The Pioneer Trail: Experiencing the Pioneer Legacy
|Playing in the Sweetwater River.|
For several months leading up to the "Trek," youth and adults prepared themselves physically and spiritually for the event through the "Trail of Faith" program. This included reading books, writing in journals, learning songs and exercising. Many hours were spent by the youth learning histories of the handcart pioneers and choosing a name they were to use on the "trek." They were encouraged to learn about their own ancestors and gain an appreciation for the sacrifices made in the Martin and Willie handcart companies of 1856 through the area know now as Martins Cove on the high plains of Wyoming.
As we loaded into buses this morning, youth and adults dressed in pioneer clothing and carrying buckets carefully made and packed excitement was in the air. The reasons each came were varied from, "my mom made me" to "my friends are going so I guess I will." The bus ride was long, but made a little easier with a little pioneer music and puzzles and a lot of snoozing. We arrived at Independence Rock, just a few miles east of Martins Cove, early in the afternoon. This gave everyone a chance to stretch their legs and learn a little about the many trails that crossed through the area for a century including the Mormon trail, California trail and the Oregon trail. We learned quickly the importance of the draw string on our hats as the wind blew hard on top of the old rock. A few were seen chasing hats across the top and down the other side.
The group departed Independence Rock and arrived at the Martins Cove Visitors Center to finally begin the "trek." Everyone was put into "family" groups of 9-10 and assigned a handcart. We load our buckets, water and food coolers and headed out. The girls were dressed in authentic dresses, bonnets and scarves; the boys in jeans, western shirts and cowboy hats. After a lot of anticipation the moment had arrived and we had so much energy that the carts were just piled one after another. Later in the day as some wore down the distance between handcarts increased and breaks were more frequent. We learned a lot about the original pioneers what they may have felt as they left Iowa City for their first leg of their journey.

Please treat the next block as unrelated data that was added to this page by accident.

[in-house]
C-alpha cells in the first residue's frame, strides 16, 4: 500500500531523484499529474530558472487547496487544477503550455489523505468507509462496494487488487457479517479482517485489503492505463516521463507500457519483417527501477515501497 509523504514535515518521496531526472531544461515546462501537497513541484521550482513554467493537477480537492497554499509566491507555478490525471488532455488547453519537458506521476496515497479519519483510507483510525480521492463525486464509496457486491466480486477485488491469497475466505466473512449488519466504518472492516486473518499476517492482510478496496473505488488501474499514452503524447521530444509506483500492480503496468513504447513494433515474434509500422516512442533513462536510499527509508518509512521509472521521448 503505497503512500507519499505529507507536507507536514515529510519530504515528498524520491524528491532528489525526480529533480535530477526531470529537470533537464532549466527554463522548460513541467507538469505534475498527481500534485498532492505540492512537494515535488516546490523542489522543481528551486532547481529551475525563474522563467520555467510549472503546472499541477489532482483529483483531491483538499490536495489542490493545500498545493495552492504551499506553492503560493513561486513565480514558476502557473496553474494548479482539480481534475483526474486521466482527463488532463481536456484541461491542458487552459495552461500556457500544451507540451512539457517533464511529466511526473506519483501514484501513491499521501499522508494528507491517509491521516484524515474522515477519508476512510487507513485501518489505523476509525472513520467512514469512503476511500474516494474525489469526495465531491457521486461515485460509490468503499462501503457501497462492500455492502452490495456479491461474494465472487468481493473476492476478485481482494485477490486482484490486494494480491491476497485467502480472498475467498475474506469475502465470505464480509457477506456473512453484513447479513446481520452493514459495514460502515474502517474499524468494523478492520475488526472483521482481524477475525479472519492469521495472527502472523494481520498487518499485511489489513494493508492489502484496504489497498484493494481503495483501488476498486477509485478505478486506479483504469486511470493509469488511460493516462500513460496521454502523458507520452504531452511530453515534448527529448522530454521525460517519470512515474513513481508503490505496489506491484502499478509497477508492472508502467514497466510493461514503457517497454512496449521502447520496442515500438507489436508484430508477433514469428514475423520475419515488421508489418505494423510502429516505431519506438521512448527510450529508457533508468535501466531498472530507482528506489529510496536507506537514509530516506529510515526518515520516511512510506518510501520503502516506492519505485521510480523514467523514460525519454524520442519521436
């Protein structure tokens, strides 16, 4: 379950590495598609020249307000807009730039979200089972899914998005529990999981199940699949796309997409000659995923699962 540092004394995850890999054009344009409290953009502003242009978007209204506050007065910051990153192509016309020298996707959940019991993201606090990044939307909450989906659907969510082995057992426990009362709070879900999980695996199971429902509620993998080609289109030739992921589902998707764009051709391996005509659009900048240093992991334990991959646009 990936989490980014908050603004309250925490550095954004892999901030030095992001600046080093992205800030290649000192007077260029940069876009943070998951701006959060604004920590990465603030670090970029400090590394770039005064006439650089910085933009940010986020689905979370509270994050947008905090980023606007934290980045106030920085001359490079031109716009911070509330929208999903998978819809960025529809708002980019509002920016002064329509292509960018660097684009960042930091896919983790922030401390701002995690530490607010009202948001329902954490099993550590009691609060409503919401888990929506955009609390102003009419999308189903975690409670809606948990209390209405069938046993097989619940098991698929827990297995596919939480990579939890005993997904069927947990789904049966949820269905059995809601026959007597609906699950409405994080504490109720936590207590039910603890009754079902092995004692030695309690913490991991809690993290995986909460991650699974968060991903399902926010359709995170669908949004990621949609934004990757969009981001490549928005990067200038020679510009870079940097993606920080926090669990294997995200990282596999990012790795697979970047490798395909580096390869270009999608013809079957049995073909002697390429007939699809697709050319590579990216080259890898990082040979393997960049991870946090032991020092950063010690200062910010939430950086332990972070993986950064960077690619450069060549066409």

After about three miles, we arrived at the Cherry Creek Campground, set up tents, and prepared a wonderful meal of barbecue chicken, potatoes, salad and rolls. In hindsight, this first night at camp would have been more appreciated because it was the only night when we had the energy left at the end of the day to dance and play some games. A square dance broke out that night and we enjoyed the Virginia reel (at least our version of it) for some time before finally getting back with our "families" and enjoying some reflective time to share stories of our chosen name, sing songs, read scriptures and pray.
The day started very early as the group had to break camp, just as the pioneers did everyday. It sure seemed like this took a long time to get everything packed and get on the trail and some reflection of how the pioneers could do that day after day was in the air. After a great breakfast we took off down the trail towards the Sweetwater River where the handcart pioneers crossed in extreme icy and cold conditions. President Jed Jensen spoke to the group about the original experience, specifically, the bravery of many young men who carried as many as 400-500 pioneers across this river, spending hours in the freezing waters which they would suffer for the rest of their lives, but insured their place in heaven for their sacrifice. As the group crossed through the Sweetwater some pulling handcarts, some being carried and even some riding, violin music, by Kaymie Powell, was played and a special reverence for this experience was felt by all. We then trekked one half mile to the Sweetwater Cove amphitheater where we enjoyed more singing and a talk by Elder Moss, a missionary serving there. He described the conditions at Martins Cove and all that led up to the struggle experienced by the handcart saints in 1856. Using the experience to compare to our current lives, commitments and striving for eternal life.